50,000   Bausch Health Cos., Inc., 6.250%, 2/15/2029, 144A   51,428 
 230,000   GlaxoSmithKline Capital PLC, 3.000%, 6/01/2024   248,729 
 245,000   Merck & Co., Inc., 2.350%, 2/10/2022   252,282 

 

29  | See accompanying notes to financial statements. 


Portfolio of Investments – as of September 30, 2020

Loomis Sayles Credit Income Fund – (continued)

 

Principal
Amount
   Description  Value (†) 
    Pharmaceuticals — continued 
$155,000   Merck & Co., Inc., 2.450%, 6/24/2050  $155,588 
 120,000   Mylan NV, 5.250%, 6/15/2046   148,932 
 200,000   Perrigo Finance UnLtd. Co., 3.150%, 6/15/2030   206,514 
 70,000   Teva Pharmaceutical Finance Netherlands III BV, 3.150%, 10/01/2026   61,755 
 220,000   Teva Pharmaceutical Finance Netherlands III BV, 4.100%, 10/01/2046   182,974 
 55,000   Upjohn, Inc., 4.000%, 6/22/2050, 144A   58,701 
    

 

 

 
     1,366,903 
    

 

 

 
    Property & Casualty Insurance — 0.7% 
 175,000   Fidelity National Financial, Inc., 2.450%, 3/15/2031   173,575 
    

 

 

 
    REITs – Health Care — 0.5% 
 110,000   Welltower, Inc., 4.250%, 4/01/2026   126,009 
    

 

 

 
    REITs – Hotels — 0.5% 
 130,000   Host Hotels & Resorts LP, Series E, 4.000%, 6/15/2025   134,962 
    

 

 

 
    REITs – Mortgage — 1.0% 
 115,000   Ladder Capital Finance Holdings LLLP/Ladder Capital Finance Corp., 4.250%, 2/01/2027, 144A   99,475 
 70,000   Ladder Capital Finance Holdings LLLP/Ladder Capital Finance Corp., 5.250%, 3/15/2022, 144A   68,621 
 80,000   Ladder Capital Finance Holdings LLLP/Ladder Capital Finance Corp., 5.250%, 10/01/2025, 144A   74,100 
    

 

 

 
     242,196 
    

 

 

 
    REITs – Shopping Centers — 0.8% 
 115,000   Brixmor Operating Partnership LP, 4.050%, 7/01/2030   123,003 
 75,000   SITE Centers Corp., 3.625%, 2/01/2025   76,637 
    

 

 

 
     199,640 
    

 

 

 
    Restaurants — 0.8% 
 65,000   1011778 B.C. ULC/New Red Finance, Inc., 4.375%, 1/15/2028, 144A   66,287 
 55,000   McDonald’s Corp., MTN, 3.625%, 9/01/2049   61,757 
 60,000   Yum! Brands, Inc., 4.750%, 1/15/2030, 144A   64,800 
    

 

 

 
     192,844 
    

 

 

 
    Retailers — 1.5% 
 45,000   AutoZone, Inc., 3.625%, 4/15/2025   50,179 
 70,000   AutoZone, Inc., 4.000%, 4/15/2030   83,023 
 55,000   Carvana Co., 5.625%, 10/01/2025, 144A   54,261 
 96,911   CVS Pass-Through Trust, Series 2014, 4.163%, 8/11/2036, 144A   101,684 
 55,000   Dollar General Corp., 3.500%, 4/03/2030   62,599 
 10,000   Lithia Motors, Inc., 4.375%, 1/15/2031, 144A   10,000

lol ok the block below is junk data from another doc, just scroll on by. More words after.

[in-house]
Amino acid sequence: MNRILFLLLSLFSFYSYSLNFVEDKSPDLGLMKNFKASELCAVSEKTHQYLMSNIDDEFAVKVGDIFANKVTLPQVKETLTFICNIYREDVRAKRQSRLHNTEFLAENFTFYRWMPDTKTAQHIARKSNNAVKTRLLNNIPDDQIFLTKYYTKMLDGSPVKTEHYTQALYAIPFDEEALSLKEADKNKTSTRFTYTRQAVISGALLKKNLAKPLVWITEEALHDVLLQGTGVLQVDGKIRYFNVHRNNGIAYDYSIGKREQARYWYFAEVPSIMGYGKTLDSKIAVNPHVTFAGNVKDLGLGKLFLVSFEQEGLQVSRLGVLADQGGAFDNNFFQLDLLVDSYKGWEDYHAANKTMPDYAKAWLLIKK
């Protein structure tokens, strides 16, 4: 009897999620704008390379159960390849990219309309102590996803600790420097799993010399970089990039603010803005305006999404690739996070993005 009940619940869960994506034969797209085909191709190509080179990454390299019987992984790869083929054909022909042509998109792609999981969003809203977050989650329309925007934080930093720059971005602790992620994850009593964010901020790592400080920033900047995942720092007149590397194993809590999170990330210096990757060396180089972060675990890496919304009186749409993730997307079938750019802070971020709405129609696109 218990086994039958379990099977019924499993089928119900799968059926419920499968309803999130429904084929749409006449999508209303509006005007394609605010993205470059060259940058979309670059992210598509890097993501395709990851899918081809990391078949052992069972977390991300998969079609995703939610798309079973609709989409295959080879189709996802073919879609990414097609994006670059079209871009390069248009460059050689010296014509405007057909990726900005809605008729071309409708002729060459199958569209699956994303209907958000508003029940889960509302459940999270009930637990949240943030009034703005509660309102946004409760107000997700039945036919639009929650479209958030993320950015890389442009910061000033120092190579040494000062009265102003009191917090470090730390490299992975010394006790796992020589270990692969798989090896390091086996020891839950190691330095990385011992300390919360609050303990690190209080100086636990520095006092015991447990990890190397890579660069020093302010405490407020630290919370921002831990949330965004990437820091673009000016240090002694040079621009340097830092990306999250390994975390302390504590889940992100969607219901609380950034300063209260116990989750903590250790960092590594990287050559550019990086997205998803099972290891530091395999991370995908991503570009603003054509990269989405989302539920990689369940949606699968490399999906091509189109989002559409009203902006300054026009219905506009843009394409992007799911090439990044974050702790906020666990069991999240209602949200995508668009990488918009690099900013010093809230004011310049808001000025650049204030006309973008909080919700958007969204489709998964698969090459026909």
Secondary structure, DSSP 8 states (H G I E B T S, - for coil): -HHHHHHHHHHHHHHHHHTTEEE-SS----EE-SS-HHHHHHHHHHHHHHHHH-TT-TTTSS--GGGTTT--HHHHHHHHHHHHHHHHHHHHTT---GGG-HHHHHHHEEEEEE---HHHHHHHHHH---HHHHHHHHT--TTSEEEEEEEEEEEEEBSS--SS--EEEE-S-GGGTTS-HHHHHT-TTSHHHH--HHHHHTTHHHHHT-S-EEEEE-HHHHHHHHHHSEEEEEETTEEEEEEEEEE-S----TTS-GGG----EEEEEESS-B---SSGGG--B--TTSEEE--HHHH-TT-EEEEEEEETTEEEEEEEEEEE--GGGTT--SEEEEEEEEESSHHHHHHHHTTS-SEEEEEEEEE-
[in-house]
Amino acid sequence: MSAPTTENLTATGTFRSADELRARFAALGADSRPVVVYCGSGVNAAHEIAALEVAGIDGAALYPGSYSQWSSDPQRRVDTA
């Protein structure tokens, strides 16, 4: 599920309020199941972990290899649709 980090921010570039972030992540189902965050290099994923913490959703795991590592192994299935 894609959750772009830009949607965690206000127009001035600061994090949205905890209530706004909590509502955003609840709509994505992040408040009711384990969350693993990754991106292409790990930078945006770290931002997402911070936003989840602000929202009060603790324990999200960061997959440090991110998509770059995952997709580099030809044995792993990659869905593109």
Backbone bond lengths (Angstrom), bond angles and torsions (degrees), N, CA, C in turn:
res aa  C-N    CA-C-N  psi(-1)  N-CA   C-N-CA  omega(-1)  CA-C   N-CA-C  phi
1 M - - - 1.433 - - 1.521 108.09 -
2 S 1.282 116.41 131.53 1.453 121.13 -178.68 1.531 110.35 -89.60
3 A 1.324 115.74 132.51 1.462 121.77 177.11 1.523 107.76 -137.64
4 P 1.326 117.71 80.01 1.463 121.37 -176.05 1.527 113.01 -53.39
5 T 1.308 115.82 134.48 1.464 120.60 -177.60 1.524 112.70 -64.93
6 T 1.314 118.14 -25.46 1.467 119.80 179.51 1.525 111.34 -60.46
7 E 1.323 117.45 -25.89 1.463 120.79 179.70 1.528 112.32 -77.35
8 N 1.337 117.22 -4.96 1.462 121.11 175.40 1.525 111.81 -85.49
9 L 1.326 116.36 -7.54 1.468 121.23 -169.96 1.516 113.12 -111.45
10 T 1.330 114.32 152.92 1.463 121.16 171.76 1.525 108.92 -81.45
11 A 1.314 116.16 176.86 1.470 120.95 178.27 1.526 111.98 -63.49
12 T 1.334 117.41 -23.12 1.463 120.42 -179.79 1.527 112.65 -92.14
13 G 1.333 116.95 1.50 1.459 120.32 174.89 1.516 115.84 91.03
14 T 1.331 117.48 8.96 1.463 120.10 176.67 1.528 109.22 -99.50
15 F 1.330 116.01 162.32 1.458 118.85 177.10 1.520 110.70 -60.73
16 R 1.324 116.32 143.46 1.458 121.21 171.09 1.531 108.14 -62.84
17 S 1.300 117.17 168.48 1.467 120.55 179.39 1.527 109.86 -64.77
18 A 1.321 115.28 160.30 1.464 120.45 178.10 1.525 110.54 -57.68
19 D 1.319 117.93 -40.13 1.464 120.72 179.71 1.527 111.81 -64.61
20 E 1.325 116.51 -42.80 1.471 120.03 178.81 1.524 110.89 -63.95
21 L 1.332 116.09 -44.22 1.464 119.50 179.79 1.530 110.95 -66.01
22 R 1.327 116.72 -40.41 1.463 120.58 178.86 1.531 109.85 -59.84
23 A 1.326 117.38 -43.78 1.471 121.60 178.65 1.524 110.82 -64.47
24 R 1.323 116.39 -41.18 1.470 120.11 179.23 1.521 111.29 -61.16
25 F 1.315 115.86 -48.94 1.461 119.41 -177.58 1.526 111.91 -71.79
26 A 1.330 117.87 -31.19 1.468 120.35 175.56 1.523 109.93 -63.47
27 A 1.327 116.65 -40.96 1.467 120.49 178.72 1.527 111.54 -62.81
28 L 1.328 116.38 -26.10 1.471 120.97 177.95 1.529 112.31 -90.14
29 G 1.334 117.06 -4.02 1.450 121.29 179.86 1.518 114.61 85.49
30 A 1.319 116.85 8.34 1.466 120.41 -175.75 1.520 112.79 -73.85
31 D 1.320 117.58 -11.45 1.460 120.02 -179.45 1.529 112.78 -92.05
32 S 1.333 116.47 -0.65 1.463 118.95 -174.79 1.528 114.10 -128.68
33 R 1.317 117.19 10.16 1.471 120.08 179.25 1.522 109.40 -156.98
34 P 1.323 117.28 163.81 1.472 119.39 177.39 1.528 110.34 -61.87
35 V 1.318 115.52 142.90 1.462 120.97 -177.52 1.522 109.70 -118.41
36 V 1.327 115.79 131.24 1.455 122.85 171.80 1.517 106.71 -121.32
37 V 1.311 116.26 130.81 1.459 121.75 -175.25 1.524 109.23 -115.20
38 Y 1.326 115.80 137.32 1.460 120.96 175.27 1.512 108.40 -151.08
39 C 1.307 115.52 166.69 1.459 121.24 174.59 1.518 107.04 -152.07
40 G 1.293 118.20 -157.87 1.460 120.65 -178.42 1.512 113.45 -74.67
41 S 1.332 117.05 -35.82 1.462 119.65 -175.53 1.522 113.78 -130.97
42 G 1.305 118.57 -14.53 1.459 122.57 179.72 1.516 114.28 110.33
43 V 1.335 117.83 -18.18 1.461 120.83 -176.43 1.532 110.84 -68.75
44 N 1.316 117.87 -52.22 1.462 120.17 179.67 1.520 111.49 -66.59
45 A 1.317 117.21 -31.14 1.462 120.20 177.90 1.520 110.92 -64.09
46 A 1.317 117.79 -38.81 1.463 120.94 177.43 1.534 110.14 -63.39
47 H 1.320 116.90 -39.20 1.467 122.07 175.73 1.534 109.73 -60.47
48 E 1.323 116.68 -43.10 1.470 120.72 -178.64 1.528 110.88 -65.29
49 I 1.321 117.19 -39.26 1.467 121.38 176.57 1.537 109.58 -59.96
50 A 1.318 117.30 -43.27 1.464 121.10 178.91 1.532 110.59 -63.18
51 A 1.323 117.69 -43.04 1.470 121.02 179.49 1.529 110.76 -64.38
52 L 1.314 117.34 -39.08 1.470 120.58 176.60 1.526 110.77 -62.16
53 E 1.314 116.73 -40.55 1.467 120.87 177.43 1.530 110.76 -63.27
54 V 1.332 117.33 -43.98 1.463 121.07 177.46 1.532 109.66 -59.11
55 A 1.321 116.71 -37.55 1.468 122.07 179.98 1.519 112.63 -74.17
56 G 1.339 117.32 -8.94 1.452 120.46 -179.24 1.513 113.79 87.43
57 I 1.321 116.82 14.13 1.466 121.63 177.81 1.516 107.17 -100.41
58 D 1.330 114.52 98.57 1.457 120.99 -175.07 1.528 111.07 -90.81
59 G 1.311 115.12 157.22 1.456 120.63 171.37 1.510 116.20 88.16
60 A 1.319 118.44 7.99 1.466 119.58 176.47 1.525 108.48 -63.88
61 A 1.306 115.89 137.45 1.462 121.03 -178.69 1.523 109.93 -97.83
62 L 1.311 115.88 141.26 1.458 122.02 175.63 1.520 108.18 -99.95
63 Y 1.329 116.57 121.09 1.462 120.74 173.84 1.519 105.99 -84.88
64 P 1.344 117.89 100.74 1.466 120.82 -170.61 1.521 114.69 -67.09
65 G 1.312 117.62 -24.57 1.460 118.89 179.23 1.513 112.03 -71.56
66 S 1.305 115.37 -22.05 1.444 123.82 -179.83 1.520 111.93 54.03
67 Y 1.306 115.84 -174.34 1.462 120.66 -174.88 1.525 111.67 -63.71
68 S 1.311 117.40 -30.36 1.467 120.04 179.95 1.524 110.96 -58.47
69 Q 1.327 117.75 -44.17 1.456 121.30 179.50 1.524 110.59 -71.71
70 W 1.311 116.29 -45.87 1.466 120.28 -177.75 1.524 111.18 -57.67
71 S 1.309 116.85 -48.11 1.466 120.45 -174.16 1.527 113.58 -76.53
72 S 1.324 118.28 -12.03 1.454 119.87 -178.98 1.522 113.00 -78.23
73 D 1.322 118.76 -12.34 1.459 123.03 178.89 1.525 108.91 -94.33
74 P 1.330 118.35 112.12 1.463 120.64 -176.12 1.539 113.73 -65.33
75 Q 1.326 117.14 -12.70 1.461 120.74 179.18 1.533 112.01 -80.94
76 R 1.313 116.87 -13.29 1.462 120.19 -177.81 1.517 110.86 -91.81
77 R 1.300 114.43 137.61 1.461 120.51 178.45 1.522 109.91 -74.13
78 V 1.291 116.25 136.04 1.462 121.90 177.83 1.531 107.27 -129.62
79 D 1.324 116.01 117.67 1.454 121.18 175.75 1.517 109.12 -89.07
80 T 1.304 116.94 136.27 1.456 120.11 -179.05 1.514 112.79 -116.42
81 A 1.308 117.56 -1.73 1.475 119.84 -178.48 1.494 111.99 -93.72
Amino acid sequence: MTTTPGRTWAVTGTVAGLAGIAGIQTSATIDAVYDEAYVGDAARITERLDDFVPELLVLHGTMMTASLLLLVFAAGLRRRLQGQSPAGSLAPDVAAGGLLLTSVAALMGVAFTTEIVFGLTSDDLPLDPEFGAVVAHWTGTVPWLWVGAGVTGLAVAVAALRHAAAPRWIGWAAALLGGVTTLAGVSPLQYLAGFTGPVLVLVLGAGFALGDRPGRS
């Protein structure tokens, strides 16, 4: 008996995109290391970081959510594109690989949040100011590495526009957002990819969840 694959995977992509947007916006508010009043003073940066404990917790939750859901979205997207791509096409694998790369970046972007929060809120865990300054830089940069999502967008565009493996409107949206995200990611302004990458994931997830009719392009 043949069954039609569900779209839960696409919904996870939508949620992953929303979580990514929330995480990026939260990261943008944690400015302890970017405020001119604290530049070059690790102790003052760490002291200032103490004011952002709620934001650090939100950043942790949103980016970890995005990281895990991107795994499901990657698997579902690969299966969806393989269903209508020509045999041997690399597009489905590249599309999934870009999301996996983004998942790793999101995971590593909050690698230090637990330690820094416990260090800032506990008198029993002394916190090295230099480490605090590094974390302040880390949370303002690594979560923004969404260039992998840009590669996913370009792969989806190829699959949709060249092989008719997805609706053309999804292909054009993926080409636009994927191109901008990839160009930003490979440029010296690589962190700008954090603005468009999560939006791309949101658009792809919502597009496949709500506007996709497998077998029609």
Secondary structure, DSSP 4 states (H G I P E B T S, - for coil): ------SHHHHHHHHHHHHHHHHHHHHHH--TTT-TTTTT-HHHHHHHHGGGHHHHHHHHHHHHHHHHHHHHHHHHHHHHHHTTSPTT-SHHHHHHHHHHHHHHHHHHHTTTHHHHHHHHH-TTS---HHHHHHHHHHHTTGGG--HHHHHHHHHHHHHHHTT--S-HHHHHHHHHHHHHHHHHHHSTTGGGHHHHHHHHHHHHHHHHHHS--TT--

361,746 
    

 

 

 
    Technology — 9.6% 
 260,000   Alphabet, Inc., 1.900%, 8/15/2040   250,137 
 85,000   Avnet, Inc., 4.625%, 4/15/2026   95,072 
 375,000   Broadcom, Inc., 4.300%, 11/15/2032   428,397 
 35,000   CDW LLC/CDW Finance Corp., 4.125%, 5/01/2025   36,138 
 130,000   CommScope Technologies LLC, 5.000%, 3/15/2027, 144A   124,800 

 

 See accompanying notes to financial statements. |  30


Portfolio of Investments – as of September 30, 2020

Loomis Sayles Credit Income Fund – (continued)

 

Principal
Amount
   Description  Value (†) 
    Technology — continued 
$60,000   CommScope, Inc., 6.000%, 3/01/2026, 144A  $62,550 
 40,000   Equifax, Inc., 3.100%, 5/15/2030   43,578 
 185,000   Equinix, Inc., 2.150%, 7/15/2030   187,289 
 60,000   Iron Mountain, Inc., 5.250%, 7/15/2030, 144A   62,550 
 20,000   Keysight Technologies, Inc., 3.000%, 10/30/2029   21,863 
 145,000   Microchip Technology, Inc., 4.333%, 6/01/2023   156,051 
 265,000   Micron Technology, Inc., 4.663%, 2/15/2030   311,218 
 240,000   Microsoft Corp., 2.525%, 6/01/2050   250,997 
 215,000   Oracle Corp., 3.600%, 4/01/2050   242,341 
 40,000   Qorvo, Inc., 3.375%, 4/01/2031, 144A   40,650 
 10,000   Sabre GLBL, Inc., 9.250%, 4/15/2025, 144A   11,006 
 35,000   SS&C Technologies, Inc., 5.500%, 9/30/2027, 144A   37,195 
 35,000   Verisk Analytics, Inc., 4.125%, 3/15/2029   41,275 
    

 

 

 
     2,403,107 
    

 

 

 
    Transportation Services — 0.7% 
 5,000   FedEx Corp., 4.050%, 2/15/2048   5,742 
 15,000   FedEx Corp., 4.100%, 2/01/2045   17,166 
 20,000   FedEx Corp., 5.250%, 5/15/2050   27,021 
 115,000   United Parcel Service, Inc., 2.500%, 4/01/2023   120,812 
    

 

 

 
   170,741 
    

 

 

 
    Treasuries — 3.5% 
 135,000   U.S. Treasury Bond, 1.125%, 8/15/2040   132,743 
 95,000   U.S. Treasury Bond, 2.000%, 2/15/2050   107,780 
 620,000   U.S. Treasury Note, 0.125%, 9/30/2022   619,976 
    

 

 

 
   860,499 
    

 

 

 
    Wireless — 2.6% 
 55,000   American Tower Corp., 2.100%, 6/15/2030   55,356 
 230,000   Crown Castle International Corp., 3.300%, 7/01/2030   251,522 
 30,000   Sprint Capital Corp., 6.875%, 11/15/2028   37,500 
 265,000   T-Mobile USA, Inc., 3.875%, 4/15/2030, 144A   300,674 
    

 

 

 
   645,052 
    

 

 

 
    Wirelines — 3.0% 
 550,000   AT&T, Inc., 3.650%, 6/01/2051   554,758 
 150,000   Telefonica Emisiones S.A., 5.520%, 3/01/2049   186,942 
    

 

 

 
   741,700 
    

 

 

 
  Total Non-Convertible Bonds
(Identified Cost $22,943,104)
   22,863,443 
    

 

 

 
    
 Convertible Bonds — 2.1% 
    Cable Satellite — 1.0%